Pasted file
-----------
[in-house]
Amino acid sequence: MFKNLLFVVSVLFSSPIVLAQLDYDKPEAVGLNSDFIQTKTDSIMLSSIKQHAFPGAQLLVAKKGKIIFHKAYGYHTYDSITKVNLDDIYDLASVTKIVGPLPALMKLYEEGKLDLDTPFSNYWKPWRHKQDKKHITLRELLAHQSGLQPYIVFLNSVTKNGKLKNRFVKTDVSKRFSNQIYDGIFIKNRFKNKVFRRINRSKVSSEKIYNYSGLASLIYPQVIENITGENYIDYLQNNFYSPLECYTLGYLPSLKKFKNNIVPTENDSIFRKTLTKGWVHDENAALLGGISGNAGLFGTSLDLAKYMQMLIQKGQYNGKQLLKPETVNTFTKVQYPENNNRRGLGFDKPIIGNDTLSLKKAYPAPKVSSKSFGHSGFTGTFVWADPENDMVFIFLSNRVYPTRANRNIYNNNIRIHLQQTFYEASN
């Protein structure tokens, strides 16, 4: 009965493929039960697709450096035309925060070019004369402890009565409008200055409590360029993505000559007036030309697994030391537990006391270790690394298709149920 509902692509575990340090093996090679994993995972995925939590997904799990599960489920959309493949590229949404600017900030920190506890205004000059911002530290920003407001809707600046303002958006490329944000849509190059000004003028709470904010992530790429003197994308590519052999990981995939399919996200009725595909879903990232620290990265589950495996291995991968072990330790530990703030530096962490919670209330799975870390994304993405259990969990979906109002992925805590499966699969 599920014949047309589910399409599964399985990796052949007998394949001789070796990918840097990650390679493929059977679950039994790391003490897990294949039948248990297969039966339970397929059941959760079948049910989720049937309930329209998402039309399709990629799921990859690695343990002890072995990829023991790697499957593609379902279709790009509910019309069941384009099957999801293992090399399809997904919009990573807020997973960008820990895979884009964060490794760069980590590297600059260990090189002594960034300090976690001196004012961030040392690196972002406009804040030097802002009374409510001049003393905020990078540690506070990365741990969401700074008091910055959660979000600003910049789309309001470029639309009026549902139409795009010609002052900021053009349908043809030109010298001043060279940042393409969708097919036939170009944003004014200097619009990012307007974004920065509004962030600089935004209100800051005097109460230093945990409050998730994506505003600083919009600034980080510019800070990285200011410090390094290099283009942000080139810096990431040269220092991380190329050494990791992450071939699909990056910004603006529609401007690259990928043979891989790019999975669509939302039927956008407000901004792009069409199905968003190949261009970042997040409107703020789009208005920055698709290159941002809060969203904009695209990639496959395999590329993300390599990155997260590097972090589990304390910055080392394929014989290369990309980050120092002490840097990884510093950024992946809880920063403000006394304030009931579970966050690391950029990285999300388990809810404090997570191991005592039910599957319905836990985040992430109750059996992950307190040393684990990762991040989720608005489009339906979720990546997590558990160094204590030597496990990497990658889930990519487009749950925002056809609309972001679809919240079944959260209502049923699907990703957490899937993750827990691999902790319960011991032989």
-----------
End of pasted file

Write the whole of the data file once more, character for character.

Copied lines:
[in-house]
Amino acid sequence: MFKNLLFVVSVLFSSPIVLAQLDYDKPEAVGLNSDFIQTKTDSIMLSSIKQHAFPGAQLLVAKKGKIIFHKAYGYHTYDSITKVNLDDIYDLASVTKIVGPLPALMKLYEEGKLDLDTPFSNYWKPWRHKQDKKHITLRELLAHQSGLQPYIVFLNSVTKNGKLKNRFVKTDVSKRFSNQIYDGIFIKNRFKNKVFRRINRSKVSSEKIYNYSGLASLIYPQVIENITGENYIDYLQNNFYSPLECYTLGYLPSLKKFKNNIVPTENDSIFRKTLTKGWVHDENAALLGGISGNAGLFGTSLDLAKYMQMLIQKGQYNGKQLLKPETVNTFTKVQYPENNNRRGLGFDKPIIGNDTLSLKKAYPAPKVSSKSFGHSGFTGTFVWADPENDMVFIFLSNRVYPTRANRNIYNNNIRIHLQQTFYEASN
């Protein structure tokens, strides 16, 4: 009965493929039960697709450096035309925060070019004369402890009565409008200055409590360029993505000559007036030309697994030391537990006391270790690394298709149920 509902692509575990340090093996090679994993995972995925939590997904799990599960489920959309493949590229949404600017900030920190506890205004000059911002530290920003407001809707600046303002958006490329944000849509190059000004003028709470904010992530790429003197994308590519052999990981995939399919996200009725595909879903990232620290990265589950495996291995991968072990330790530990703030530096962490919670209330799975870390994304993405259990969990979906109002992925805590499966699969 599920014949047309589910399409599964399985990796052949007998394949001789070796990918840097990650390679493929059977679950039994790391003490897990294949039948248990297969039966339970397929059941959760079948049910989720049937309930329209998402039309399709990629799921990859690695343990002890072995990829023991790697499957593609379902279709790009509910019309069941384009099957999801293992090399399809997904919009990573807020997973960008820990895979884009964060490794760069980590590297600059260990090189002594960034300090976690001196004012961030040392690196972002406009804040030097802002009374409510001049003393905020990078540690506070990365741990969401700074008091910055959660979000600003910049789309309001470029639309009026549902139409795009010609002052900021053009349908043809030109010298001043060279940042393409969708097919036939170009944003004014200097619009990012307007974004920065509004962030600089935004209100800051005097109460230093945990409050998730994506505003600083919009600034980080510019800070990285200011410090390094290099283009942000080139810096990431040269220092991380190329050494990791992450071939699909990056910004603006529609401007690259990928043979891989790019999975669509939302039927956008407000901004792009069409199905968003190949261009970042997040409107703020789009208005920055698709290159941002809060969203904009695209990639496959395999590329993300390599990155997260590097972090589990304390910055080392394929014989290369990309980050120092002490840097990884510093950024992946809880920063403000006394304030009931579970966050690391950029990285999300388990809810404090997570191991005592039910599957319905836990985040992430109750059996992950307190040393684990990762991040989720608005489009339906979720990546997590558990160094204590030597496990990497990658889930990519487009749950925002056809609309972001679809919240079944959260209502049923699907990703957490899937993750827990691999902790319960011991032989």